Guidelines on the diagnosis and management of Urticaria in India

M3 India Newsdesk Nov 30, 2018

This guideline provides the most recent definitions and classifications of urticaria which provide Indian physicians an evidence-based diagnostic and therapeutic approach.


Experts from different medical systems from all parts of India with patient variations regarding access to diagnosis and treatment were taken into consideration.

Diagnosis

Diagnosis entails taking the patients history, a complete physical examination, and some routine laboratory tests. Associated systemic autoimmune or autoinflammatory disease also need to be ruled out. Details required in the history taking include:

  • Time of disease onset
  • Presence of precipitating factors
  • Any connection with angioedema
  • Individual weal persisting beyond 24 hours
  • Drug usage (non-steroidal anti-inflammatory drugs [NSAIDs], angiotensin-converting enzyme [ACE] inhibitors, immunizations, hormones, and alternative remedies
  • Quality of life (QOL)
  • Treatment history

In case of anaphylaxis

Symptoms of other organ/systems involvement such as the pulmonary tract (wheezing and cough), the gastrointestinal (GI) system (vomiting and diarrhoea), the nervous system (dizziness), or the cardiac system (changes in blood pressure or heart rate) should be evaluated in cases of anaphylaxis.

Evaluating other disorders

Numerous other disorders such as cryoglobulinemia (chronic lymphocytic leukaemia), serum sickness, connective tissue disorders such as systemic lupus erythematosus, thyroid disease, neoplasms (especially lymphoreticular malignancy and lymphoproliferative disorders), and other endocrine disorders should also be evaluated for in some suspicious cases.


Management

The treatment approach of CU is mainly concerned with the removal or avoidance of the cause/stimulus and reducing the mast cell mediator release and/or the effect of these mediators on the target organs using pharmacological treatment to induce greater tolerance.

First generation antihistamines

  1. Strong anticholinergic effects and sedative action are seen on the central nervous system for more than 12 hours after taking a first-generation antihistamine whereas the therapeutic action is seen for only 4-6 hours.
  2. Disturbed rapid eye movement, sleep, and cognitive functions are most when the drugs cross the blood-brain barrier and interact with brain H1-receptors.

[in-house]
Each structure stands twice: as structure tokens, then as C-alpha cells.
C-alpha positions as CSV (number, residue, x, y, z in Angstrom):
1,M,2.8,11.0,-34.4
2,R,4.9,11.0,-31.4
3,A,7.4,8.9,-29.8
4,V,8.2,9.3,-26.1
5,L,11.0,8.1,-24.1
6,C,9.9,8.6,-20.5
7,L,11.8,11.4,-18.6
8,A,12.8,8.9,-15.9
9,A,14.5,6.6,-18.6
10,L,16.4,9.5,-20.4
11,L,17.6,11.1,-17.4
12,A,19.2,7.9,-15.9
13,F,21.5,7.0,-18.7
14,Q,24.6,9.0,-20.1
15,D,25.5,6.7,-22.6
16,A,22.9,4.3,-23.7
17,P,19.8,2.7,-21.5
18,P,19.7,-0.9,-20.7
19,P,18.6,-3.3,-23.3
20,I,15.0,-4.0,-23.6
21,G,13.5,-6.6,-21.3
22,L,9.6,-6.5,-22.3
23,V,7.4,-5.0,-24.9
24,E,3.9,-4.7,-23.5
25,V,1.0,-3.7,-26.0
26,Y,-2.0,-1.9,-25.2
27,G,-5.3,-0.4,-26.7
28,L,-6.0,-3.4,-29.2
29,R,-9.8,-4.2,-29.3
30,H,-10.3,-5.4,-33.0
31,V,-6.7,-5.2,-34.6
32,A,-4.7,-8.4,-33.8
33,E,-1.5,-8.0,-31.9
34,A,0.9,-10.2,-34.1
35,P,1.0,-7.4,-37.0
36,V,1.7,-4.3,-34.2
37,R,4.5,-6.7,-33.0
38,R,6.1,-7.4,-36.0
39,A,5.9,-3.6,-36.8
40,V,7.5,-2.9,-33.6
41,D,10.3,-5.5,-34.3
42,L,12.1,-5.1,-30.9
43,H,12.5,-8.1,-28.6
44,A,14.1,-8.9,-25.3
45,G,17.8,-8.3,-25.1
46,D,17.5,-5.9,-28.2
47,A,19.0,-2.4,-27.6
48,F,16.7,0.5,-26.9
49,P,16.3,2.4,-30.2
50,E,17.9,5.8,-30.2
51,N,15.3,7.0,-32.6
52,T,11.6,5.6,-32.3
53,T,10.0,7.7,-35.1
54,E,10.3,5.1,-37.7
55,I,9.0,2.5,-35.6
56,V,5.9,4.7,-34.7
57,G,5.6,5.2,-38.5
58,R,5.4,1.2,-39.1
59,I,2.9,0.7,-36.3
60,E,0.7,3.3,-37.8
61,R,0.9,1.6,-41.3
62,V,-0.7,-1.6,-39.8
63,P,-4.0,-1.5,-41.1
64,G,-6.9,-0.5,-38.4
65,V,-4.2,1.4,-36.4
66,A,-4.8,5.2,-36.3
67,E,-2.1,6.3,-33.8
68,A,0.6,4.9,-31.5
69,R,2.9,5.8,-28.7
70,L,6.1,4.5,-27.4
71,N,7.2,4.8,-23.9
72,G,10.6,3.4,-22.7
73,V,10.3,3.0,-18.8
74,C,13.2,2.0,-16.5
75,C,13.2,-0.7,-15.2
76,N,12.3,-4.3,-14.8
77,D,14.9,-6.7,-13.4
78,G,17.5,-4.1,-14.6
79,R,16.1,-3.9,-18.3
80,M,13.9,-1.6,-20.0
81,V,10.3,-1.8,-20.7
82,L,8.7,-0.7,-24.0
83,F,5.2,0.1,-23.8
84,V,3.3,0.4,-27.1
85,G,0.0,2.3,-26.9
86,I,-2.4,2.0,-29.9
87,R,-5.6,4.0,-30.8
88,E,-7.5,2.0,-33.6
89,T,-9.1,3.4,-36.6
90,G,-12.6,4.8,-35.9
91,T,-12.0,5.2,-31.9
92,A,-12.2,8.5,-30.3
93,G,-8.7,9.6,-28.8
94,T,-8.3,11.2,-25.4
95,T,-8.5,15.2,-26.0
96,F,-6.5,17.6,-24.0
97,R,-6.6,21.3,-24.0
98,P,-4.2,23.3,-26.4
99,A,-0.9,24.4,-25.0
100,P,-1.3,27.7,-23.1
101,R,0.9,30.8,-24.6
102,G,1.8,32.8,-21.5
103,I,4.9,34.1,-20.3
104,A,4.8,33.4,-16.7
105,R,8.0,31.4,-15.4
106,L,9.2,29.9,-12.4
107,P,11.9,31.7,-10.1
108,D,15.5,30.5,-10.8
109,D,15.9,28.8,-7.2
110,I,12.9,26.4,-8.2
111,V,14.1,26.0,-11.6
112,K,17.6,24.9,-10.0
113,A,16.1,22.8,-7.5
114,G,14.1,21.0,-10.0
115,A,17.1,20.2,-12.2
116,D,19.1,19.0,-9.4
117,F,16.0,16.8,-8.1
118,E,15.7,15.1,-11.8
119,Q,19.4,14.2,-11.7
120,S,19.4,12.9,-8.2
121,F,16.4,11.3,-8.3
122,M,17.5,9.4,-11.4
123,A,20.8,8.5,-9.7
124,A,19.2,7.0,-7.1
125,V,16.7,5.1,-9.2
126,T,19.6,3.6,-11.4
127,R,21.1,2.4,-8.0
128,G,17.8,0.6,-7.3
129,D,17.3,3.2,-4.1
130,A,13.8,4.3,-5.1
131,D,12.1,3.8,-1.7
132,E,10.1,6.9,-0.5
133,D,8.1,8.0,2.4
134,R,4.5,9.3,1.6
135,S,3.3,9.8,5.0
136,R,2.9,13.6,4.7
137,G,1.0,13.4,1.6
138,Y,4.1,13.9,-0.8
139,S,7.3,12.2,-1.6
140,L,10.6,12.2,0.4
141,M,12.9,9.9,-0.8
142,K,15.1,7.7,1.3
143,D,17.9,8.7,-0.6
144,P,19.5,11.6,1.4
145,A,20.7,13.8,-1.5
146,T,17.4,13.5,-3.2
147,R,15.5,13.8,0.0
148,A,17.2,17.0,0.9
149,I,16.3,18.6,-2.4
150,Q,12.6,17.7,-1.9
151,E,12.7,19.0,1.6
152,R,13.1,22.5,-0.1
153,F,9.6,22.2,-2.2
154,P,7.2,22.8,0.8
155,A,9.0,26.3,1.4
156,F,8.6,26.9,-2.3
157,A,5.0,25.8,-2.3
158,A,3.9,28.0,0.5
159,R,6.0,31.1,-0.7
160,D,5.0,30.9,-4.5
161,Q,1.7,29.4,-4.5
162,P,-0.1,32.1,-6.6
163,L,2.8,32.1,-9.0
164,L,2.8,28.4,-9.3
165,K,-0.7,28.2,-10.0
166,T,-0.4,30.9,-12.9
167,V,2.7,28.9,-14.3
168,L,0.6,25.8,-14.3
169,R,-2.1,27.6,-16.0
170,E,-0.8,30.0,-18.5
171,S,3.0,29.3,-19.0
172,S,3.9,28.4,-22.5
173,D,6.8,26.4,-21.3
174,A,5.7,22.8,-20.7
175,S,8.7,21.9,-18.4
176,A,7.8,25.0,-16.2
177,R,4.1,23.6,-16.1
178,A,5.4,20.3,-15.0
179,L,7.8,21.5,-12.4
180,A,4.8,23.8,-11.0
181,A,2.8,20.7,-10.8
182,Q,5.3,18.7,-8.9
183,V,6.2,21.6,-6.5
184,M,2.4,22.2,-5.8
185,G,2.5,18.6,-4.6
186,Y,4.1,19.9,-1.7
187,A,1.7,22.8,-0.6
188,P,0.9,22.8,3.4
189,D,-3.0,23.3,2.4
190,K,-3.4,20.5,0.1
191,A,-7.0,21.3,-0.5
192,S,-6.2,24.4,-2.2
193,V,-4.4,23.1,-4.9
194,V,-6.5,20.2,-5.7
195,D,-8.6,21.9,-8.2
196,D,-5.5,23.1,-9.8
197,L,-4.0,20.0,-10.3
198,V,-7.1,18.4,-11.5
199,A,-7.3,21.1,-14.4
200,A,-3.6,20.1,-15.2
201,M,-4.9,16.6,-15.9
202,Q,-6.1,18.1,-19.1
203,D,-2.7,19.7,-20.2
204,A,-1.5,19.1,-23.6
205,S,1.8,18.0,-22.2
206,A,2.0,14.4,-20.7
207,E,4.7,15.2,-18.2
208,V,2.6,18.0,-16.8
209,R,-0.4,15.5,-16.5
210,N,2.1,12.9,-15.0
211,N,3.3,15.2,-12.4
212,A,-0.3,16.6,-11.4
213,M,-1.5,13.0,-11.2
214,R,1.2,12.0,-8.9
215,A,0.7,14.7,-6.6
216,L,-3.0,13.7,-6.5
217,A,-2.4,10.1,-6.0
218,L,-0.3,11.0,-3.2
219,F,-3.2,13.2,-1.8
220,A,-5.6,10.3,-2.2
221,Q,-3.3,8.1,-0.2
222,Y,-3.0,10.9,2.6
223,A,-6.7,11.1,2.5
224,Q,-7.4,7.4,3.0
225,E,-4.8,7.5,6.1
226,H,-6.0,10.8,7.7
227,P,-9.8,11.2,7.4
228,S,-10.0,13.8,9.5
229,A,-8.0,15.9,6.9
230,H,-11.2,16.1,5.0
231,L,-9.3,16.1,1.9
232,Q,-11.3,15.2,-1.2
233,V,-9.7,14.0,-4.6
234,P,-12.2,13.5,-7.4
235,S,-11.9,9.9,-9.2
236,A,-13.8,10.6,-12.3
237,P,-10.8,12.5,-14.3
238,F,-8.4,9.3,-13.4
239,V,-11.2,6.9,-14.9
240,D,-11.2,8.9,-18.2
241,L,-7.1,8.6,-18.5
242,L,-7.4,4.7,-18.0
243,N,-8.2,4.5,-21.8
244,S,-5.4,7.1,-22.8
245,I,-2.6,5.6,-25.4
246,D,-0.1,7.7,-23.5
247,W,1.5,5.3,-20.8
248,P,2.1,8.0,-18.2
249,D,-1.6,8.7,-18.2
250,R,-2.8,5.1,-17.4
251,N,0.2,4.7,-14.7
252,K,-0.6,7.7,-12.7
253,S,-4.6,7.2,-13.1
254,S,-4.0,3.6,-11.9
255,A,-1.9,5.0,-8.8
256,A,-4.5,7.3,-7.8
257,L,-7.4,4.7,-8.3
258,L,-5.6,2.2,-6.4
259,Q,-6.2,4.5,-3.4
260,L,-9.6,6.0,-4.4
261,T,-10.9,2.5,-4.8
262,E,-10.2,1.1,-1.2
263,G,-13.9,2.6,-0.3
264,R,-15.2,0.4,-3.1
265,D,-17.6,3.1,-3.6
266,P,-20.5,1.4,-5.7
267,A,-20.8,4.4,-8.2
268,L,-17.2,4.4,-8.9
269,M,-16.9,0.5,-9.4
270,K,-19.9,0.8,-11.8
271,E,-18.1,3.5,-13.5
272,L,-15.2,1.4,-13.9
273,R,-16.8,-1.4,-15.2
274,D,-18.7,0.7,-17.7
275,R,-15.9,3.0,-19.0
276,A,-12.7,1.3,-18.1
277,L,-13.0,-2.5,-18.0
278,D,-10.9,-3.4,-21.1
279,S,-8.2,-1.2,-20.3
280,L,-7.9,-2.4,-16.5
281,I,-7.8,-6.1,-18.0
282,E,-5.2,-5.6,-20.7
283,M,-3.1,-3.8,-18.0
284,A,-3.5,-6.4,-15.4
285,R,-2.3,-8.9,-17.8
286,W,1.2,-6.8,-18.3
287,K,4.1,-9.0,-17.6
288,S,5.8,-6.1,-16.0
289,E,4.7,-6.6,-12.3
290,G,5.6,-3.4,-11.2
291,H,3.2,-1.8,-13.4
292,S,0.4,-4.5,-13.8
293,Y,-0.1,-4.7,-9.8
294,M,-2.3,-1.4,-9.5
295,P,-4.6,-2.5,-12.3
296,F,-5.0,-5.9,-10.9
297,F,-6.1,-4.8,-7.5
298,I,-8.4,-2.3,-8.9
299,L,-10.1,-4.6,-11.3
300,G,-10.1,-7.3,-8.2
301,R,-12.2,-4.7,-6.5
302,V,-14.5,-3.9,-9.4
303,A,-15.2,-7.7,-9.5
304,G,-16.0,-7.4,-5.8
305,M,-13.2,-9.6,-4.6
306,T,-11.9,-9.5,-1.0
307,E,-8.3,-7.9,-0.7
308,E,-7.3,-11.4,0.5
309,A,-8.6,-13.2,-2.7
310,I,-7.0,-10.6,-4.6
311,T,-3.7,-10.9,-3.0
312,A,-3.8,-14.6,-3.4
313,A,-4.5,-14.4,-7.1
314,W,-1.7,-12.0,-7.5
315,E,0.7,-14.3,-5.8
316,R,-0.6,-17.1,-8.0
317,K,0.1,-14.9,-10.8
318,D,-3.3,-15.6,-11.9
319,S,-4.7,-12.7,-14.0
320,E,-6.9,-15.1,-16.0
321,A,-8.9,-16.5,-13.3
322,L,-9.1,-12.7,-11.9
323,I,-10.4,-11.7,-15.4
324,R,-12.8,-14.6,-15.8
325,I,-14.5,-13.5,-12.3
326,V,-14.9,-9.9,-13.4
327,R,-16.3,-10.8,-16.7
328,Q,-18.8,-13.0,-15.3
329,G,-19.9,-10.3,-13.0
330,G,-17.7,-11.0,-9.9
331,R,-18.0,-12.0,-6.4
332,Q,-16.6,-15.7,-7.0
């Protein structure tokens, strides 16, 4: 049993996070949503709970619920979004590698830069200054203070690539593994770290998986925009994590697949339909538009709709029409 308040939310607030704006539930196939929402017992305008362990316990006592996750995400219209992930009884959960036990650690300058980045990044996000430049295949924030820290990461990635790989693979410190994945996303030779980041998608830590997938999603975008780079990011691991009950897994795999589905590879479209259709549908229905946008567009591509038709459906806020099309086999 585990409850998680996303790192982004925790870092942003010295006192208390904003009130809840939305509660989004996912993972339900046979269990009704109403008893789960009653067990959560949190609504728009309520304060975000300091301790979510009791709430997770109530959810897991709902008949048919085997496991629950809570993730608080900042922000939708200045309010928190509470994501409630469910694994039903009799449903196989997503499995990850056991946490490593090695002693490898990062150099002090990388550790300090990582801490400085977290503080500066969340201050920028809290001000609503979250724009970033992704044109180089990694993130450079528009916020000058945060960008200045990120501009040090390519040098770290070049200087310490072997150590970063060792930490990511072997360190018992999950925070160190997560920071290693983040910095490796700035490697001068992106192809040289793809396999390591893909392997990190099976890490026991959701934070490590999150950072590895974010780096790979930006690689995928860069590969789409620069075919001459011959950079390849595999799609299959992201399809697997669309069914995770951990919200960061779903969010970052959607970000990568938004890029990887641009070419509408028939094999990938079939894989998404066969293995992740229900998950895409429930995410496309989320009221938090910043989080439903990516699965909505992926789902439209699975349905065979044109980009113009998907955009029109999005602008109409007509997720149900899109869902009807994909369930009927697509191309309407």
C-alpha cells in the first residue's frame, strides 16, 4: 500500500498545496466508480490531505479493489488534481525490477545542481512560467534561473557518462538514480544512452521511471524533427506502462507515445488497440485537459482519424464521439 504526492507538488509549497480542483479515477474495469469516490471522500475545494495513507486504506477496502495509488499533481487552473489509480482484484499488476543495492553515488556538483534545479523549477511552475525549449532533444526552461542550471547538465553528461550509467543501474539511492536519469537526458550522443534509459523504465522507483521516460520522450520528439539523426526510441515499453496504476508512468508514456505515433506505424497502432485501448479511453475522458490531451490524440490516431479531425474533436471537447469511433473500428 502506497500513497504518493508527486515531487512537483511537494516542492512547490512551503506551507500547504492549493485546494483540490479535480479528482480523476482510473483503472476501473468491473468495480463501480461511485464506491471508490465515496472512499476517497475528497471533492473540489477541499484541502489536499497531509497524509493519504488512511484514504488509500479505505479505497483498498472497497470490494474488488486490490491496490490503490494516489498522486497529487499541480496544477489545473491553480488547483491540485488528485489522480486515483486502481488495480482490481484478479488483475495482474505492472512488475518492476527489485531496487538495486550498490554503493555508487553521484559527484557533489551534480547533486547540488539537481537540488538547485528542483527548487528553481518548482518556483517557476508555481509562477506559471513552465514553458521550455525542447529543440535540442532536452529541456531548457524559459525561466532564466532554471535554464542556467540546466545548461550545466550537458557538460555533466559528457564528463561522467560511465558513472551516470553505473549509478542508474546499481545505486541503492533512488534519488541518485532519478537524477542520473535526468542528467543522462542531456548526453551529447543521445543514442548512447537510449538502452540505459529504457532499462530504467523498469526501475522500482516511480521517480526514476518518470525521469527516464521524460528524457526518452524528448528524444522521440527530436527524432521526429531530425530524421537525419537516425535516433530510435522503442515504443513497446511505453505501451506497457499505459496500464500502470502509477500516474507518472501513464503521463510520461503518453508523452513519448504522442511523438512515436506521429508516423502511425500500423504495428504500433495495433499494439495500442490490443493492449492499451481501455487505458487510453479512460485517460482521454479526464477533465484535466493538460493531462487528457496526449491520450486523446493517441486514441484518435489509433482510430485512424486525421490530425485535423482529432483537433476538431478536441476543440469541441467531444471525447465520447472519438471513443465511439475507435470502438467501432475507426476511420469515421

First-line therapy

Second-generation non-sedating antihistamines

  1. The development of the newer second-generation antihistamines such as cetirizine (a metabolite of hydroxyzine), loratadine, and fexofenadine led to improved drug safety since these molecules are non-sedating metabolites of earlier sedative antihistamines.
  2. According to this consensus, modern second-generation antihistamines are the treatment of choice, but in some selected refractory cases, hydroxyzine can be used because it is easily available and is low in price.

Second-line therapy

Up-dosing of second-generation non-sedating antihistamines

  1. Most urticaria patients that may not respond to normal antihistamine doses will benefit from up-dosing of antihistamines.
  2. Desloratadine, fexofenadine, and levocetirizine are the most commonly used second-generation antihistamines in India for the treatment of urticaria.
  3. Their safety and efficacy are seen even at doses up to four-fold more than the standard doses, and therefore they should be considered as the second-line treatment for CSU/CINDU.

Corticosteroids

  1. CSU patients that are resistant to antihistamine therapy are frequently treated with oral corticosteroids, but controlled studies have not been done.
  2. On retrospective analysing 750 patients, it was seen that 50% of patients with antihistamine-resistant CU were successfully treated with prednisone (25 mg/day x 3 days, tapered to 12.5 mg/day x 3 days, and then, 6.25 mg/day x 4 days) when given as a single course.